What the Medical Records Revolution Means to Your Special Child: An Electronic Medical Records Primer for Parents and Physicians

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AS EVERY EXCEPTIONAL PARENT KNOWS, the needs of a special child are, simply put, special. For every area of life, an extra amount of thought and care must be taken--whether it is education, traveling considerations, and, especially, healthcare. However, it is in the area of healthcare that parents say they face the most challenge. For years, doctors and parents have struggled to overcome the limits of healthcare technology, geography, and time. But, things are quickly changing and in a way that will dramatically improve the lives of children with special needs and their parents as well as improve the quality of healthcare their attending physicians are able to provide.

The medical community has long been looking at the Internet as a way to simplify and accelerate the way they work, communicate, and learn. With the rise of online social networking sites, the demand for immediate real-time information sharing, and the affordability of broadband and network access, doctors in different states, countries, and even continents can rapidly exchange patient medical records, diagnose, and collaborate on prescribed treatments in ways never possible until now. Net giants like Google and Microsoft are setting up online portals that enable patients to create their own personal healthcare record of information. Vemics' iMedicor--the health industry's first free, HIPAA-compliant personal health information exchange recently launched, allowing physicians an easy way to collaborate and share medical records in a worry-free online environment. However, this is just the beginning. This medical records revolution will fundamentally change how physicians practice medicine and the quality of care they will be able to provide their patients. However, for a parent of a child with special needs, the medical records revolution may even be more meaningful.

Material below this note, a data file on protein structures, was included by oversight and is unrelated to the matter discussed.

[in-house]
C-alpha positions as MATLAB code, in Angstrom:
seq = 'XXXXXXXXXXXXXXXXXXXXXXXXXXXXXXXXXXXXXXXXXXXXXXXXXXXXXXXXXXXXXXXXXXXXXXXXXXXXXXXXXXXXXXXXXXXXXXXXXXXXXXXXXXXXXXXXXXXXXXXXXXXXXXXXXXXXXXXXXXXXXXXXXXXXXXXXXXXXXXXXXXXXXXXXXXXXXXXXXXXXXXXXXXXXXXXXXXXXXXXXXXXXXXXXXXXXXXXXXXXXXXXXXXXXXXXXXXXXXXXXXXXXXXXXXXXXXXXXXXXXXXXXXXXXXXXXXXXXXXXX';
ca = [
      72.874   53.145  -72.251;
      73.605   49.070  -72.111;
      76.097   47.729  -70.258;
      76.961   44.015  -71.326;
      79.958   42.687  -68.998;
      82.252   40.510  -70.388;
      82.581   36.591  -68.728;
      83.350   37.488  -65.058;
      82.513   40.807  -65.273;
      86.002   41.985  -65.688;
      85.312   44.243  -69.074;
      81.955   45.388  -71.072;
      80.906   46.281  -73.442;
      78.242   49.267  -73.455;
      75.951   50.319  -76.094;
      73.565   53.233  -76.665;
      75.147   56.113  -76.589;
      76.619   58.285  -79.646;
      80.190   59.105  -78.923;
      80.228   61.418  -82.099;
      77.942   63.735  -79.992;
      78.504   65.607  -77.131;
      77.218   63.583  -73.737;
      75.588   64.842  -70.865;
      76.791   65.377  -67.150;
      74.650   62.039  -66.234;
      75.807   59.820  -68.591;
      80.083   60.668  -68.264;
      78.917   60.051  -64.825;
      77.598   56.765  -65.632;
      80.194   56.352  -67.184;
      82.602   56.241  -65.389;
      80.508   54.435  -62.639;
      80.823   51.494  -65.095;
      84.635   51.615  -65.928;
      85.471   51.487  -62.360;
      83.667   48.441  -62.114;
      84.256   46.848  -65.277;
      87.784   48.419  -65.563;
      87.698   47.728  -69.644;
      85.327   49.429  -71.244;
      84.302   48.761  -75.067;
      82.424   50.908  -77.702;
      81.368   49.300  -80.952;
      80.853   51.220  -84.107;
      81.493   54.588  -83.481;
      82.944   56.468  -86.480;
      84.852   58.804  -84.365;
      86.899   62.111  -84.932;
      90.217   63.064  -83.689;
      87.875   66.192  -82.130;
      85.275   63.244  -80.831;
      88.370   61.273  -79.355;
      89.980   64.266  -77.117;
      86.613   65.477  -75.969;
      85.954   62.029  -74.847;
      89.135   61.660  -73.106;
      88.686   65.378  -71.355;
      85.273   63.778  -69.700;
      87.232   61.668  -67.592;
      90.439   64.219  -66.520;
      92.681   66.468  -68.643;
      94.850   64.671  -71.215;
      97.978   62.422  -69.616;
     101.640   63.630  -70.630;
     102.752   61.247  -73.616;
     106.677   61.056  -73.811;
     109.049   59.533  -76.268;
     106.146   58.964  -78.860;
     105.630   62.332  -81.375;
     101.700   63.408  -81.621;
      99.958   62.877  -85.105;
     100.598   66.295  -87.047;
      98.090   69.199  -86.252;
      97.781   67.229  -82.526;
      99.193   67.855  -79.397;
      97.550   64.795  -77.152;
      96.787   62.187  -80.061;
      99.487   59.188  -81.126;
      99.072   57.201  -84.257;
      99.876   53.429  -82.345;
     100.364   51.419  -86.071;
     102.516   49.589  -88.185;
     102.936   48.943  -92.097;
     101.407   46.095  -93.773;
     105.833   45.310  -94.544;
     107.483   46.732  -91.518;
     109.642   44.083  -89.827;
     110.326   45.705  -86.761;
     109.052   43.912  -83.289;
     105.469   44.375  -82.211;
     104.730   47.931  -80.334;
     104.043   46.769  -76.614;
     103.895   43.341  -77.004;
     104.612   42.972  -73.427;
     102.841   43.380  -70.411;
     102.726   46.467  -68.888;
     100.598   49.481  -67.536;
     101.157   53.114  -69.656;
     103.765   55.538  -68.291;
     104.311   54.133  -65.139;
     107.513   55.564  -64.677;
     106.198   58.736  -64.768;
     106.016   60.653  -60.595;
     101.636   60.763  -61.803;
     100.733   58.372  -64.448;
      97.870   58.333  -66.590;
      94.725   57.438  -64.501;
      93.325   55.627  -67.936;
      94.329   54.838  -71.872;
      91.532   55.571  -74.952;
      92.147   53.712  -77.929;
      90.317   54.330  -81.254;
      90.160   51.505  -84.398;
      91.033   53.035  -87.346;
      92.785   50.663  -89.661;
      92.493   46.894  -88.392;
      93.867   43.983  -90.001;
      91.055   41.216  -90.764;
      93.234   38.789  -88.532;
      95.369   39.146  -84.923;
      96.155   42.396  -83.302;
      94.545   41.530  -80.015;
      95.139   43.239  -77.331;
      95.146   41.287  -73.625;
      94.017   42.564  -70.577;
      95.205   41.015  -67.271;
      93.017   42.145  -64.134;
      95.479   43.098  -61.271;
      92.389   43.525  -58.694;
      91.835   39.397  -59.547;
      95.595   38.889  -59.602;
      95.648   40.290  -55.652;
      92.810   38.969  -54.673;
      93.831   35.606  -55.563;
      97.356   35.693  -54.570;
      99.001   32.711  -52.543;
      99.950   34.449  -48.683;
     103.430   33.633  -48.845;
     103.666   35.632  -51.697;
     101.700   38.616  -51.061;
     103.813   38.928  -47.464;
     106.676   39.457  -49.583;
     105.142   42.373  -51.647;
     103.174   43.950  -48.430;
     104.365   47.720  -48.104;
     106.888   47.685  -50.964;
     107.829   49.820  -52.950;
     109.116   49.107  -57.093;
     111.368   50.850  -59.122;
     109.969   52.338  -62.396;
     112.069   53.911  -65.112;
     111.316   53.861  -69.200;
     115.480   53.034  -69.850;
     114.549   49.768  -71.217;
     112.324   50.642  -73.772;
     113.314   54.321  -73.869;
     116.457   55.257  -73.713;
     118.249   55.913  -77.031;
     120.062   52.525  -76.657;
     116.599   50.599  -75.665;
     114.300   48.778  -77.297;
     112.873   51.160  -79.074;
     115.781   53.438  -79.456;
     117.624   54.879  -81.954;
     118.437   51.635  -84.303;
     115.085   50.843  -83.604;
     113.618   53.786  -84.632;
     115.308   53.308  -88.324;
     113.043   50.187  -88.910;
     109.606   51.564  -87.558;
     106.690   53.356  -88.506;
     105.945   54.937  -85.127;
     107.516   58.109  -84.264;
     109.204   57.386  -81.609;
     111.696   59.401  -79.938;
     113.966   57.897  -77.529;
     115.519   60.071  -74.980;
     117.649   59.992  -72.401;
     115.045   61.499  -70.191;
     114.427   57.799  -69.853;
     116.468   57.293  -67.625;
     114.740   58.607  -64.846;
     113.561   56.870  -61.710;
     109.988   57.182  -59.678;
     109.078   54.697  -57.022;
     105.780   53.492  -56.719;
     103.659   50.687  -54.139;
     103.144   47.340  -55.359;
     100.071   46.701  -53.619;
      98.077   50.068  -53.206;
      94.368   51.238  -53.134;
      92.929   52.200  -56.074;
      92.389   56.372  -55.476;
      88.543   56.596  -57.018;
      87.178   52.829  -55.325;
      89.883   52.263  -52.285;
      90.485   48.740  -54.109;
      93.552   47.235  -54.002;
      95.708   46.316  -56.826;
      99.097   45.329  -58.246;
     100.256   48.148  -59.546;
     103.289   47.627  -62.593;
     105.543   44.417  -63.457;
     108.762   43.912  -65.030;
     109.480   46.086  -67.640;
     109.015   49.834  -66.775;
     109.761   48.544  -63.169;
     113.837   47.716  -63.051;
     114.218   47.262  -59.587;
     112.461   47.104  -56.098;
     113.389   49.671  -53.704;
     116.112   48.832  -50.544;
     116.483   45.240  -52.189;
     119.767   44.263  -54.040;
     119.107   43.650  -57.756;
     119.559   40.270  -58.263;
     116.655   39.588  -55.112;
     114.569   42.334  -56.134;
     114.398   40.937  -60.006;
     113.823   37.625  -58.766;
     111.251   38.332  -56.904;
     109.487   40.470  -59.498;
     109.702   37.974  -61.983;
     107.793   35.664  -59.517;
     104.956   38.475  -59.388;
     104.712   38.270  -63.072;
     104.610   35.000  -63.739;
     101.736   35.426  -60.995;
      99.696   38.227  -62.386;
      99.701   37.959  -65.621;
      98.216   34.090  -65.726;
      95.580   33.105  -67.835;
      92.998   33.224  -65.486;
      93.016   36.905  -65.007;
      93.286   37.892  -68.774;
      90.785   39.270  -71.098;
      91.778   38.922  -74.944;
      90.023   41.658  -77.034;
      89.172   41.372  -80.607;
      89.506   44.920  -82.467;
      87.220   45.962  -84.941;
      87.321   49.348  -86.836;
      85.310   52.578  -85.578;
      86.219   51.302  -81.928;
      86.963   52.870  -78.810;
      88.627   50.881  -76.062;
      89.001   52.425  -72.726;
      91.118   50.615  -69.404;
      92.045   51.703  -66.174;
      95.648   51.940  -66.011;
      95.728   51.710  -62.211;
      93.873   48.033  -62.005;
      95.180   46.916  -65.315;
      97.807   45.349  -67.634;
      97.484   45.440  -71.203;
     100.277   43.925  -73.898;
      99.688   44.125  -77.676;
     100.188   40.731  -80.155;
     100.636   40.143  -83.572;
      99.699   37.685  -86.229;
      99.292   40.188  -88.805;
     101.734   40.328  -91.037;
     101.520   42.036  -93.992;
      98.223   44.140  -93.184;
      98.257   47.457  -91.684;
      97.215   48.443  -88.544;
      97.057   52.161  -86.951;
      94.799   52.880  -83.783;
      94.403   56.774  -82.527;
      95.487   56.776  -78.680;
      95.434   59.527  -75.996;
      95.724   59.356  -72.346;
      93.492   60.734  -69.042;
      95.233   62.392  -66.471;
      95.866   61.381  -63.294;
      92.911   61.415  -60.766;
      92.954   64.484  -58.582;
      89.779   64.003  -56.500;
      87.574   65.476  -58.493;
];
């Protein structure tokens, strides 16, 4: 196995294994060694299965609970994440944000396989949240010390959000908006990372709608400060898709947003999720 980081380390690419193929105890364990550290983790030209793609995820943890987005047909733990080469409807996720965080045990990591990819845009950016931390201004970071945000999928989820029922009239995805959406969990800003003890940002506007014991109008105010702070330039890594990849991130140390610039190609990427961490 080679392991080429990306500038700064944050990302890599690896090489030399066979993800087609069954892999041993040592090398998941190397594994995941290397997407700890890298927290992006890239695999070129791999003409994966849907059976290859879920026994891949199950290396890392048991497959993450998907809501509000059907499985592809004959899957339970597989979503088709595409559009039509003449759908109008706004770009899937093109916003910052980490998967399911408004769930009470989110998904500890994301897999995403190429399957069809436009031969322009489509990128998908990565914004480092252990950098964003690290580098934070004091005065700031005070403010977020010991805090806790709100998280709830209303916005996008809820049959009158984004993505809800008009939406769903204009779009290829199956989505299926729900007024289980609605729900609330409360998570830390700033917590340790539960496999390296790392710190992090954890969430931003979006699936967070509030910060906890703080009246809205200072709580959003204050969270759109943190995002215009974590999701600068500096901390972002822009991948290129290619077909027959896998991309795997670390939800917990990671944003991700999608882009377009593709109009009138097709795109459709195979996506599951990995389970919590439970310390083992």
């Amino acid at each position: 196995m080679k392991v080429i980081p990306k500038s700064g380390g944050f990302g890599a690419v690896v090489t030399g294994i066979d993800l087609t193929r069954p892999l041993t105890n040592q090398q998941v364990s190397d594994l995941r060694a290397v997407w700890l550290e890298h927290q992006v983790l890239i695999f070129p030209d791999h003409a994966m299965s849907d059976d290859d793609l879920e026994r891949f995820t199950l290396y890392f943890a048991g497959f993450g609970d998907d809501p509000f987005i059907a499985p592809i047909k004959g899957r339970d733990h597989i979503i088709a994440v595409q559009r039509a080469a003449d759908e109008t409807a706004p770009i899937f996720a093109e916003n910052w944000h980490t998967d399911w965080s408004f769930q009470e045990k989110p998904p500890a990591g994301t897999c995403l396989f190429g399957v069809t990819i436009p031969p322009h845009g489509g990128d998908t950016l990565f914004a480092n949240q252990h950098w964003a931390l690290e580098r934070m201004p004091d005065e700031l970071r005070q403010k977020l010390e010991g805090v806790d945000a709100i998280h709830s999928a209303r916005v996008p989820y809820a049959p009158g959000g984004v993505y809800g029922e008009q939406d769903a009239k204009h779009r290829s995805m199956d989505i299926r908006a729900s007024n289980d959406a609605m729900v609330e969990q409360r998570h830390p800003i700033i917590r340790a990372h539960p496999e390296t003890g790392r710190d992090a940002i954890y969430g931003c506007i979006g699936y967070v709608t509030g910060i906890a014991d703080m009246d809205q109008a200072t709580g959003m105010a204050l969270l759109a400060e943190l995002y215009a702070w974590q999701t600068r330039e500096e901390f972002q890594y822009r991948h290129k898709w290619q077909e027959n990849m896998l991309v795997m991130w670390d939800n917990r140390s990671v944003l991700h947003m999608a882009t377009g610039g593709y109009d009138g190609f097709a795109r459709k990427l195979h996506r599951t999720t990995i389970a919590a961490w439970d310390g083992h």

A few hypothetical situations faced by exceptional parents easily come to mind, for instance, when you are traveling and your child encounters a serious medical problem. Time is an issue, and you don't have access to your normal attending physician, who is familiar with your child's specific healthcare i.e. allergies, medical history, and test results. This situation could apply to every emergency medical situation or accident at your child's school. Other common situations involve the time it takes for parents to receive children's test results or a second opinion on a diagnosis. For parents, it can be an excruciating wait for their child's results, especially in cases of a serious illness. Moreover, the wait time can undermine the parent-physician relationship and magnify the emotional toll of an already difficult situation--especially for those with chronic diseases who need to track and manage their diseases. The advent of online medical record access and exchanges can change this and guard against worst-case scenarios that could mean the life or death of a child in need. …